Education for Sale

I remember the days when the local paper would run a 4 page pull out advertising feature on private schools in the area. You could peruse which one had photos showing the most wholesome looking 10-year-old violin players or the happiest looking 13 year olds in boaters smiling out at you. And with each ad was the date of their open day. “Give us a few thousand every term and we will protect your offspring from having to mix with pupils who didn’t have their mild dyslexia certified by a private consultant.” was the unspoken deal.

 

You could easily understand why St Blazer-on-the-Wold prep school had to advertise; they were a business, they needed more bums on seats, they weren’t protected by the cushion of an LEA. It was business folks. What else did you expect?

 

But slowly and surely with the cushion withdrawn and Head Teachers wanting to prove themselves both on the OFSTED report as well as with numbers on roll, more and more emphasis is being put on state schools and their marketing arm “Best results ever” hangs the banner over the reception block at the front of school”. The Deputy head is desperately trying to contact the picture editor on the erstwhile local rag. He wants to ensure the picture that goes into the GCSE exam result article isn’t the one that includes the boy who dyed his hair purple. Local demographics are closely studied to see how future numbers might be rising or, heaven forbid, falling.

 

While inside school meetings, the Head is talking about our “competitor” schools and cursing that the comprehensive on the edge of town has managed to lift up its pass rate to within a few percentage points of his own. He stands up in front of the staff and talks about key marginals, before having to explain to confused teachers this is the new term for C/D borderlines. “Aren’t we supposed to be moving away from focusing on such a niche group?” asks the Head of Science. “If bloody New Suburbs Academy can get 68%, then so can we. And if we don’t push the D kids then parents will choose the other school, not us and all your jobs will be on the line.”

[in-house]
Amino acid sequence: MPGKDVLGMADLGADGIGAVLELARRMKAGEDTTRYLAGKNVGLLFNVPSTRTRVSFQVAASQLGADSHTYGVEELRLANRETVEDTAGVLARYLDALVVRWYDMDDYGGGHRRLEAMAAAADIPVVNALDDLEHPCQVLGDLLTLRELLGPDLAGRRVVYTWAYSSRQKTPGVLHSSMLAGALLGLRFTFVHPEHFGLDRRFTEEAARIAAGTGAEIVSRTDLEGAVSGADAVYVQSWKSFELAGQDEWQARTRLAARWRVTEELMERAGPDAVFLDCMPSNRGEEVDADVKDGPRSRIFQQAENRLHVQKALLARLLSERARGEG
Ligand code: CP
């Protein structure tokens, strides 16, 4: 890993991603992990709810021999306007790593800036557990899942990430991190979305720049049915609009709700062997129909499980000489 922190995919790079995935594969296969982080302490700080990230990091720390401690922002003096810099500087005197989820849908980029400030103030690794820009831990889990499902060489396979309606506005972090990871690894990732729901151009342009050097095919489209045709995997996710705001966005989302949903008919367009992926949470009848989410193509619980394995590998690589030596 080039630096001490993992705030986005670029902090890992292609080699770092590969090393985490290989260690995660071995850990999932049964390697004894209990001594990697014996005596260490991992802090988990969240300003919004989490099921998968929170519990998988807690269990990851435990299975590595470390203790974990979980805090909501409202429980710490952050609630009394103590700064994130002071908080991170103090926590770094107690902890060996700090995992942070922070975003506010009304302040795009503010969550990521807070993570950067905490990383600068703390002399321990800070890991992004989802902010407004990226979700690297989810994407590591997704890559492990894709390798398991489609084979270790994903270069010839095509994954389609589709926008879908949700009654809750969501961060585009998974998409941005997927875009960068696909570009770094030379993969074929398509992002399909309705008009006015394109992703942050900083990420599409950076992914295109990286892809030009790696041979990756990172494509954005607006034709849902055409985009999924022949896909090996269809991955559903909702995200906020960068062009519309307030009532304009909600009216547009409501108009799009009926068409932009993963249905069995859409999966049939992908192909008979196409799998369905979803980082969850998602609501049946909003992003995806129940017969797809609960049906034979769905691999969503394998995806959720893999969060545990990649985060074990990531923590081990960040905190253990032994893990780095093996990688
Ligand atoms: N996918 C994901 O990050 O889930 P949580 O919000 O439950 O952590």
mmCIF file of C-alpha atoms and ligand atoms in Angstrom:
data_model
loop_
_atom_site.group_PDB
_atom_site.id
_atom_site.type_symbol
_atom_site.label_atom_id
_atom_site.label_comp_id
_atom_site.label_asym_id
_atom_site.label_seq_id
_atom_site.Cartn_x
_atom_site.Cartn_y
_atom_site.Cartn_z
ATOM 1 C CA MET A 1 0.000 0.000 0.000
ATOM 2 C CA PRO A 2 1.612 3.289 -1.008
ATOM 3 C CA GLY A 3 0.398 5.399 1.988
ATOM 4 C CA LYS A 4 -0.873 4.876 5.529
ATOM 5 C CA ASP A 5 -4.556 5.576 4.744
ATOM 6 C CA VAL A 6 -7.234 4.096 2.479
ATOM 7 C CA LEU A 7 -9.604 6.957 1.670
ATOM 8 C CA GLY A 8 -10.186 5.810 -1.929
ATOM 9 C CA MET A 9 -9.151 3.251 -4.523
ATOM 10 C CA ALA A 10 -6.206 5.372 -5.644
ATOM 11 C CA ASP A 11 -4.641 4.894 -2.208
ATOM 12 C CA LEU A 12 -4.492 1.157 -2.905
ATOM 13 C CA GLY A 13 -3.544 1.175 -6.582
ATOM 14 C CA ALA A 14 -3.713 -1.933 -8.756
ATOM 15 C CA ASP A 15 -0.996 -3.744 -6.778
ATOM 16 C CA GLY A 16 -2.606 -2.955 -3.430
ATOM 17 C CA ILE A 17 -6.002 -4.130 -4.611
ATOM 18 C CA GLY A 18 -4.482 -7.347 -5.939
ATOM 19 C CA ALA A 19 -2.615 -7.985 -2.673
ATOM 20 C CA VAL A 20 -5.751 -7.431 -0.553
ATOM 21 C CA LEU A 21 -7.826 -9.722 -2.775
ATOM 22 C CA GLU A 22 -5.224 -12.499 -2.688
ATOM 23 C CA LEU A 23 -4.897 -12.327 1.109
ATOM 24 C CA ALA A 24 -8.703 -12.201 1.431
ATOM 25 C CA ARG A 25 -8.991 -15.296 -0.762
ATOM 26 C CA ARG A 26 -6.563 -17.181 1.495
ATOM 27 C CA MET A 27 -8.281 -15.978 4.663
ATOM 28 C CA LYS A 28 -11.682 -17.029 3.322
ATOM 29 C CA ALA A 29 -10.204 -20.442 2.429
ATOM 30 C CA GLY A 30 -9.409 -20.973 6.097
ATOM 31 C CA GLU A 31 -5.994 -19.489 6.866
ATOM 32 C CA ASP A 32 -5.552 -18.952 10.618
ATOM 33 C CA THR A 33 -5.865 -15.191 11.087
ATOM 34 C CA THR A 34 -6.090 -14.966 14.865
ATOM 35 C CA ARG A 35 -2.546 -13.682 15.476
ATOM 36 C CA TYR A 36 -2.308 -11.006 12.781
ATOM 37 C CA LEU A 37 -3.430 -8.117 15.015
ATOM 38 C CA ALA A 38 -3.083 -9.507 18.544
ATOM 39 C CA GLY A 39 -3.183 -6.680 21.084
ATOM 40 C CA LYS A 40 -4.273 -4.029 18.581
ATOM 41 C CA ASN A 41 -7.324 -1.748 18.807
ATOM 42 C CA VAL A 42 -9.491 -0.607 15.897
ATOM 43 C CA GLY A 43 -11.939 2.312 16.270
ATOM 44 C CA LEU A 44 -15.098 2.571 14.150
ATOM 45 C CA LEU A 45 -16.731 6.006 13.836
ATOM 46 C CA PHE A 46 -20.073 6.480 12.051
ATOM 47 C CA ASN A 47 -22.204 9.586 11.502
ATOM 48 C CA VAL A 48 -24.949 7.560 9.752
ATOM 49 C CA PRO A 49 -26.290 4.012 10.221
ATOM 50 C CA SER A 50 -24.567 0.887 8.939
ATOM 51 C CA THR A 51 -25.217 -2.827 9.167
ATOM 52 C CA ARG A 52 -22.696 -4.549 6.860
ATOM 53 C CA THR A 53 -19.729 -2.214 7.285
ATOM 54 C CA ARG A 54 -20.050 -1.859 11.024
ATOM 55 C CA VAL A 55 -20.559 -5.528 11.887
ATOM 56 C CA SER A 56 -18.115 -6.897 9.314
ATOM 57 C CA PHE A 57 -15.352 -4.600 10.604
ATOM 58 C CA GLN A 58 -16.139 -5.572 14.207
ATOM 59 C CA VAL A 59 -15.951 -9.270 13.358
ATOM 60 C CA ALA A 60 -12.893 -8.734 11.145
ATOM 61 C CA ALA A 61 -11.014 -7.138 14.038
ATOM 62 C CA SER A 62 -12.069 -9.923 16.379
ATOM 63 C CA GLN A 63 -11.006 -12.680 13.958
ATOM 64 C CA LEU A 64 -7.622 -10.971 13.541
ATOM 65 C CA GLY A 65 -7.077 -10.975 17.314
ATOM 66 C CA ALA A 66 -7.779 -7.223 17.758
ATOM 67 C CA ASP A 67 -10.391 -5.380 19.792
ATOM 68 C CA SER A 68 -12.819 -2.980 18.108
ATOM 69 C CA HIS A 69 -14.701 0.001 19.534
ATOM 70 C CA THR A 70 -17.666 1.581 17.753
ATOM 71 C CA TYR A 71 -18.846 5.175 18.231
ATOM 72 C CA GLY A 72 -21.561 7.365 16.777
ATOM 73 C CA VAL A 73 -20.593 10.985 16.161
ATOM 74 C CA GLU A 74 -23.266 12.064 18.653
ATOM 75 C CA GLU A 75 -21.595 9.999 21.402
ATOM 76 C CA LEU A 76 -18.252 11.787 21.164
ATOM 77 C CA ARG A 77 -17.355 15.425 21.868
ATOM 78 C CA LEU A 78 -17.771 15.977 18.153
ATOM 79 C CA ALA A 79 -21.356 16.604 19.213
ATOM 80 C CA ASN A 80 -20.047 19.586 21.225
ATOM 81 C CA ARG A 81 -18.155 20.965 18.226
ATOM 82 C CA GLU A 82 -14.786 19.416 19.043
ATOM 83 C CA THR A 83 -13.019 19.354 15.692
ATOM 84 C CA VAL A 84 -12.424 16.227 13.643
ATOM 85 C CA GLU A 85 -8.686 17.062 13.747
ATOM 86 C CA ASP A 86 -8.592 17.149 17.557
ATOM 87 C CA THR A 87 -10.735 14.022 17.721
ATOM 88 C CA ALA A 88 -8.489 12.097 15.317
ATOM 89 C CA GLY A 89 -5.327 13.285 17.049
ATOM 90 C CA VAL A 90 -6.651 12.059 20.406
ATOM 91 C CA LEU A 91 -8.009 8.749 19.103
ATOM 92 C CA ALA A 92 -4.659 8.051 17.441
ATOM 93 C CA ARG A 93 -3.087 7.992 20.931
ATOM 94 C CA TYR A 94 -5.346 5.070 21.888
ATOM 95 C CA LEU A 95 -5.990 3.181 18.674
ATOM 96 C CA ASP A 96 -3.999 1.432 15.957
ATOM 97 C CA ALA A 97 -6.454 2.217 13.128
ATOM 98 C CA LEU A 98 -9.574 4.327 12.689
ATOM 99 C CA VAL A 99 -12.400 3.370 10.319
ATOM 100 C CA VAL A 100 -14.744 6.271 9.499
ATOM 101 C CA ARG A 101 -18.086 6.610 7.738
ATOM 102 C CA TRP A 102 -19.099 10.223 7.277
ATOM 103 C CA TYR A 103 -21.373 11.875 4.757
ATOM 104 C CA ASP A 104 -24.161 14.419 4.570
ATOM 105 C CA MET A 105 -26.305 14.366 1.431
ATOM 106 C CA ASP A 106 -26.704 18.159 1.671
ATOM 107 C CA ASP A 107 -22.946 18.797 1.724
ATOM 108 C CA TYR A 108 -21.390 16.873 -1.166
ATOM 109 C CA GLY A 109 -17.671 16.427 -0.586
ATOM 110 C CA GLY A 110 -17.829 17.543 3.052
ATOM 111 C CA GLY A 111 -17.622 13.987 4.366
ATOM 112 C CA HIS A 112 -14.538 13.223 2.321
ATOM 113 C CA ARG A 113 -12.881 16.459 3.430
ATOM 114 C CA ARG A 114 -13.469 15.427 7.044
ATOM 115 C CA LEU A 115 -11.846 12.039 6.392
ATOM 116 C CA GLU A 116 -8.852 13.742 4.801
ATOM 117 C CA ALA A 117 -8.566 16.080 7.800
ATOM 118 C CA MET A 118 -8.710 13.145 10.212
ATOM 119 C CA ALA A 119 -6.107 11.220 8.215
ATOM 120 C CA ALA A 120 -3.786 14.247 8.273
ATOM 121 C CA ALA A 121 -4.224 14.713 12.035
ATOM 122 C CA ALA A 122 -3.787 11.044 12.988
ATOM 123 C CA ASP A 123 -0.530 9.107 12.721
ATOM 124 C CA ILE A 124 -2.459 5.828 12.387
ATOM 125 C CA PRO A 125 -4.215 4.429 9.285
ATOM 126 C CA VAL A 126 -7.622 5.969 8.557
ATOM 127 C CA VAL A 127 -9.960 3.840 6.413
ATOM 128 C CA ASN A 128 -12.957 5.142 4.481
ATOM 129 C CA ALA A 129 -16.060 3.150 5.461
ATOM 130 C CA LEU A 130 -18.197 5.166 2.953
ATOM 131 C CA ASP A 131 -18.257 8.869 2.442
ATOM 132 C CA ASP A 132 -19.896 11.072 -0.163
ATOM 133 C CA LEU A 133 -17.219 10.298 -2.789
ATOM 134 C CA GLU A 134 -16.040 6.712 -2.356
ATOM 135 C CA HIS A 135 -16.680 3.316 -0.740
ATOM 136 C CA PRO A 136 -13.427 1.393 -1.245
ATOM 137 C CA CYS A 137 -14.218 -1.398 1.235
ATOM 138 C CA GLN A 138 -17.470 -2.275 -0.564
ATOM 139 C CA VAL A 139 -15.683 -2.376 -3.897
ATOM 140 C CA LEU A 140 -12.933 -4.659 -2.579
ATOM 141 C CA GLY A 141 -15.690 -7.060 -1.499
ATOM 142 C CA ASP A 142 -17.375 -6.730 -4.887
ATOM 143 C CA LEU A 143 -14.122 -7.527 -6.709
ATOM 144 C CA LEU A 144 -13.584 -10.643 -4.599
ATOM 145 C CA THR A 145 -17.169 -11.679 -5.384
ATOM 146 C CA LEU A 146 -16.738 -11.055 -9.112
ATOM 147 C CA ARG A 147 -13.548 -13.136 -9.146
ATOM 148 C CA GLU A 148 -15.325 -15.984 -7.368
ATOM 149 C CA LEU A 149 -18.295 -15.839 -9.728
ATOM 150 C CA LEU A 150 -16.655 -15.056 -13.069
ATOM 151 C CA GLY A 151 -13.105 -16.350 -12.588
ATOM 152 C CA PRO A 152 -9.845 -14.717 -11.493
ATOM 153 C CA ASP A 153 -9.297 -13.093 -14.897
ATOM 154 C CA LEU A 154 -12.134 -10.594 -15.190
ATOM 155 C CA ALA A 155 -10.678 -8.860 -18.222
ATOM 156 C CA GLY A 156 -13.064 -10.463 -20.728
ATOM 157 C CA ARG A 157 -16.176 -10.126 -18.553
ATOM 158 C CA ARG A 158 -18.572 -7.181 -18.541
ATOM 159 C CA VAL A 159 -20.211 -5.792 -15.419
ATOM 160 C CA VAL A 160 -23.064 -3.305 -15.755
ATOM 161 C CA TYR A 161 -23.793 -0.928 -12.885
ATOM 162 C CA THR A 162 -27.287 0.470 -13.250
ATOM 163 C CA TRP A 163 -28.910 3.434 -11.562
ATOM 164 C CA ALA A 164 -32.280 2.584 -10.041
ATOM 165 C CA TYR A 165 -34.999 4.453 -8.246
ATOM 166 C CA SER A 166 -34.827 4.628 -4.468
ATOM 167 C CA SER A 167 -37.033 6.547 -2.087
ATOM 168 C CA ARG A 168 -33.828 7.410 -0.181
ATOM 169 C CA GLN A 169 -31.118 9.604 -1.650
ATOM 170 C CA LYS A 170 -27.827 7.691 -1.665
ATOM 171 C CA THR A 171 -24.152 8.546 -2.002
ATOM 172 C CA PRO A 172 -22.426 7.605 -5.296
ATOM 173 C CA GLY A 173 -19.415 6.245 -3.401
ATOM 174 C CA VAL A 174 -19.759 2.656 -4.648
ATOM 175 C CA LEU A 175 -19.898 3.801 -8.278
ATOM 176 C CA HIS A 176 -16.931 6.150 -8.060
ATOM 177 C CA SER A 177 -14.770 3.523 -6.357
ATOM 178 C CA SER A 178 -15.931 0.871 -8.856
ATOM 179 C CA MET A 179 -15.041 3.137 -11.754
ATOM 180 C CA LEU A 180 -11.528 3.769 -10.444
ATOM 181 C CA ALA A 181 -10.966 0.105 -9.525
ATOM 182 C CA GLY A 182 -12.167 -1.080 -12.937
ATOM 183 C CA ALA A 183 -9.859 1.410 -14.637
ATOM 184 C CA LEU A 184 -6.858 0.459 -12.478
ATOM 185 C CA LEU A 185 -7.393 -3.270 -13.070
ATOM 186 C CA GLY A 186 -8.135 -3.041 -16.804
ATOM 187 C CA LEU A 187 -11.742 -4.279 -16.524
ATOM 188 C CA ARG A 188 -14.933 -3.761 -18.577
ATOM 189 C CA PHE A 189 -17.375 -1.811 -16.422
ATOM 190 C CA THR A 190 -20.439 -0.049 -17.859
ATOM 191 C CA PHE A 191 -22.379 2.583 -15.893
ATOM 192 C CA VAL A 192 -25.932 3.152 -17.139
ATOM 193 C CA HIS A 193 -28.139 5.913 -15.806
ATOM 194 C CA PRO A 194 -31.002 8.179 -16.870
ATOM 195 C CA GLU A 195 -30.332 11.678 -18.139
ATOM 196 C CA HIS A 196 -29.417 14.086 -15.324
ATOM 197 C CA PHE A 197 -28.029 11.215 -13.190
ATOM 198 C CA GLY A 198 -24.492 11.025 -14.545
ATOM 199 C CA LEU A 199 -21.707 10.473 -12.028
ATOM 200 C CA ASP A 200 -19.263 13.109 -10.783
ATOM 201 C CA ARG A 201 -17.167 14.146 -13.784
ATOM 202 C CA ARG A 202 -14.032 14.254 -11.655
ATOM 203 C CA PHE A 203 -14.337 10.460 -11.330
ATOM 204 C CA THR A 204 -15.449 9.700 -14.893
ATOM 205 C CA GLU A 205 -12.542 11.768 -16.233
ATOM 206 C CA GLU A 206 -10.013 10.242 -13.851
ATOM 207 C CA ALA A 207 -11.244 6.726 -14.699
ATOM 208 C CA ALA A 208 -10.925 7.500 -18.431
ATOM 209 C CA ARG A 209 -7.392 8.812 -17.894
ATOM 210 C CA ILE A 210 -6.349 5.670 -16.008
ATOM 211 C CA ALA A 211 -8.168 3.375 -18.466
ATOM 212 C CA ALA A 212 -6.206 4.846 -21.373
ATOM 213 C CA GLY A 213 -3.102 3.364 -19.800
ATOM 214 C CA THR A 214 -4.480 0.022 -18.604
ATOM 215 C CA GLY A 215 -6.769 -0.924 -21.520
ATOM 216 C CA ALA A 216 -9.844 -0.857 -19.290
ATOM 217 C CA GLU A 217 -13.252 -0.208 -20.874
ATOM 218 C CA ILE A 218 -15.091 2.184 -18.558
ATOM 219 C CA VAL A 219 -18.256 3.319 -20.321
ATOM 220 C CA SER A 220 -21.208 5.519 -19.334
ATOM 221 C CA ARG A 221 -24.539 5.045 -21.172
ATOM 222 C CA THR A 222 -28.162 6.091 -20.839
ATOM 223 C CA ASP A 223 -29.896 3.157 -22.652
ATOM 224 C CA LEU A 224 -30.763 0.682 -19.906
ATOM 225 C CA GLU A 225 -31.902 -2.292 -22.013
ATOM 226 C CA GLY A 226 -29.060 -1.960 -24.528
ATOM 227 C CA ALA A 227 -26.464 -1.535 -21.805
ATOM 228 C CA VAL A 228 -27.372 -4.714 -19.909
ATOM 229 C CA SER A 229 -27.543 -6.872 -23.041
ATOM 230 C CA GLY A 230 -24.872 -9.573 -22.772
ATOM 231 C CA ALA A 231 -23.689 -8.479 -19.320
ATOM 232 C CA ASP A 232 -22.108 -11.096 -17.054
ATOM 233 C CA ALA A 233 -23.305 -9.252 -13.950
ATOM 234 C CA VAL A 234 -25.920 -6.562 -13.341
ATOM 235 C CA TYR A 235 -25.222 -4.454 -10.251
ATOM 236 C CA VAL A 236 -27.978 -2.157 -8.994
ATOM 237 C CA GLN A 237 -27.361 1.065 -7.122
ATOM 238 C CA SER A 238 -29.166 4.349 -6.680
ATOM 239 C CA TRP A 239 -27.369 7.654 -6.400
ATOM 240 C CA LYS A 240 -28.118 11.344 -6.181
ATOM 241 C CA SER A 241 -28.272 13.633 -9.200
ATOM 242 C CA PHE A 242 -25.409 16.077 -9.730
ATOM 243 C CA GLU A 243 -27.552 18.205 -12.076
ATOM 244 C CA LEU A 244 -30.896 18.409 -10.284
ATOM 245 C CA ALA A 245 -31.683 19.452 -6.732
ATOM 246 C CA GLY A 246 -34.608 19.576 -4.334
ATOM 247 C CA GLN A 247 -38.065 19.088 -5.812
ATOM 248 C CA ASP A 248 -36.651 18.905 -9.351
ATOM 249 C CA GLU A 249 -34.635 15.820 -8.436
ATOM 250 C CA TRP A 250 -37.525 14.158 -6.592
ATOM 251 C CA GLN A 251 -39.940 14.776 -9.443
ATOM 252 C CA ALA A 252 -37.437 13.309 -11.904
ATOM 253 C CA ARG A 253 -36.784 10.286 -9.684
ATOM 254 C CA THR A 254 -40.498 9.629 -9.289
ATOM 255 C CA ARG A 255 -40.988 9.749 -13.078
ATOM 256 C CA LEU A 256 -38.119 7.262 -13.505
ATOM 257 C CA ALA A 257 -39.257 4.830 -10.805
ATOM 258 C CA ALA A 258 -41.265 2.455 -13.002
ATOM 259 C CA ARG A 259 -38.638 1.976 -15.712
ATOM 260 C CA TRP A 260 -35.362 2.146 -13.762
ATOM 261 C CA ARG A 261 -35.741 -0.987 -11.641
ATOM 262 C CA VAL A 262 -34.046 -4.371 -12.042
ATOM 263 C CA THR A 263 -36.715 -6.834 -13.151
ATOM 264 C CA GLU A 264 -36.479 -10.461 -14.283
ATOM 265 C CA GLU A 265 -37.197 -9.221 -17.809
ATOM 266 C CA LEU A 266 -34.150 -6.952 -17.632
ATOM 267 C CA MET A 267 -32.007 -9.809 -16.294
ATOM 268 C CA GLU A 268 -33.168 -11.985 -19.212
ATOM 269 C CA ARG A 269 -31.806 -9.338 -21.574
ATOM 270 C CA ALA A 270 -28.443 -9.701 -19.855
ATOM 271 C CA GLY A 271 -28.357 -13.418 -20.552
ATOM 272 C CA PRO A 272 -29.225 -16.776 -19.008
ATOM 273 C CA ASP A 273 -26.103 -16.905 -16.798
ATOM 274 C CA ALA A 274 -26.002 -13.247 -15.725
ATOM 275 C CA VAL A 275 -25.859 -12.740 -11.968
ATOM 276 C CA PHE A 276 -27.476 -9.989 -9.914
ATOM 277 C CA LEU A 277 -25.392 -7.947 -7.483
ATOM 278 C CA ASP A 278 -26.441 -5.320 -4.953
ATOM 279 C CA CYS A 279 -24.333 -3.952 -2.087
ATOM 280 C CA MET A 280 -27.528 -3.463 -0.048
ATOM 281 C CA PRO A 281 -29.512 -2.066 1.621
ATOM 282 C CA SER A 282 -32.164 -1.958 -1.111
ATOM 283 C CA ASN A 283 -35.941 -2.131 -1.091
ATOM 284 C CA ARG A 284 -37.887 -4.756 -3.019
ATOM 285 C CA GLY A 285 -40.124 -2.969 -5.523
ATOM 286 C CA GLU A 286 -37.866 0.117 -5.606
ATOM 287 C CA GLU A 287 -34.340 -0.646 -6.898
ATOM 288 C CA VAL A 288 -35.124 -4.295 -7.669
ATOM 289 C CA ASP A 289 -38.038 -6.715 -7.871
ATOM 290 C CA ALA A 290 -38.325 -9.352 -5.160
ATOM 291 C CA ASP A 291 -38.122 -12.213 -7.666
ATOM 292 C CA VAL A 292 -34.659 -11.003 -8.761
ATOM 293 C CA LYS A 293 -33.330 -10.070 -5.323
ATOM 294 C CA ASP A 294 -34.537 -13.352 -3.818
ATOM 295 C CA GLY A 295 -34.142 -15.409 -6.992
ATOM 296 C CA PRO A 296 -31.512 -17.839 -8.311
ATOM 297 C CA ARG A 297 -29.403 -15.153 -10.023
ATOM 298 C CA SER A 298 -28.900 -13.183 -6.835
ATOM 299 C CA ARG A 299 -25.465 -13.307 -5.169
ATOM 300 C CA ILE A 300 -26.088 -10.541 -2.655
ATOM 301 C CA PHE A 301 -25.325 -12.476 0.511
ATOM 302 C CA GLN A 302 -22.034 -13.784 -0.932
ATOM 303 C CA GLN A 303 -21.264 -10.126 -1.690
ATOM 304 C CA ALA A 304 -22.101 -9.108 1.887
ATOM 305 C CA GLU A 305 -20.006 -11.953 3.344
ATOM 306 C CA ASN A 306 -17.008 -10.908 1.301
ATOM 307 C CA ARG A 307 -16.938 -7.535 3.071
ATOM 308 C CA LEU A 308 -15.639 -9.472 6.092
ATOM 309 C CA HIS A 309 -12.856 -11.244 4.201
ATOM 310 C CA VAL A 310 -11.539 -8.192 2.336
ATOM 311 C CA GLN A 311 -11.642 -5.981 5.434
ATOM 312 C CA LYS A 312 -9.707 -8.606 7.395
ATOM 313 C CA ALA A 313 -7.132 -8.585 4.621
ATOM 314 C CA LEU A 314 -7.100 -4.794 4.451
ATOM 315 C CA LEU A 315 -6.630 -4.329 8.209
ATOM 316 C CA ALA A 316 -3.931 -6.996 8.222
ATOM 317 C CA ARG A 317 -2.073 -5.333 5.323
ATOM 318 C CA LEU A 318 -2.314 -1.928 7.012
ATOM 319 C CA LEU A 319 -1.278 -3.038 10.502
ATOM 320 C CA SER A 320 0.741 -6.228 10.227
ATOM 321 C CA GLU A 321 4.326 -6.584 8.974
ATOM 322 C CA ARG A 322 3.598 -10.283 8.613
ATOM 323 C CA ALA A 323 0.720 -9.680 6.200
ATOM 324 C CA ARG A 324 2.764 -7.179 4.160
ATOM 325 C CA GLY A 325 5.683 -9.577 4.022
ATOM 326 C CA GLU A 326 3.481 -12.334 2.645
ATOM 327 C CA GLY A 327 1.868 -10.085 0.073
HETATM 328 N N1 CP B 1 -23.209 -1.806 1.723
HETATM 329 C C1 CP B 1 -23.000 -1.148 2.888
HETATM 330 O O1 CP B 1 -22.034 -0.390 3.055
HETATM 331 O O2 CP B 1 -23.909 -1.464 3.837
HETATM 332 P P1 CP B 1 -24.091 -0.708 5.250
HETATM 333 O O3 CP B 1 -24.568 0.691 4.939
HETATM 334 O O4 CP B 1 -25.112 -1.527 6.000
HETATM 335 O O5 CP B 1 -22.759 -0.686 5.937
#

So, once more, the majority of pupils are ignored in favour of whole school figures. And extra cash is spent on flashier display cabinets, lighting and paintwork in reception, rather than on anything for a classroom. Two of the smoother skinned and slimmer y10 female pupils are called out of lessons when the professional photographer comes round (“Do you play the viola? No? Ah well could you hold one anyway and stand under that chestnut tree while I take the shots? There’s a dear”) And the local paper gleefully rubs its hands as more of the academy budget is siphoned off to pay for a half page spread in the local state schools 4 page pull out advertising feature.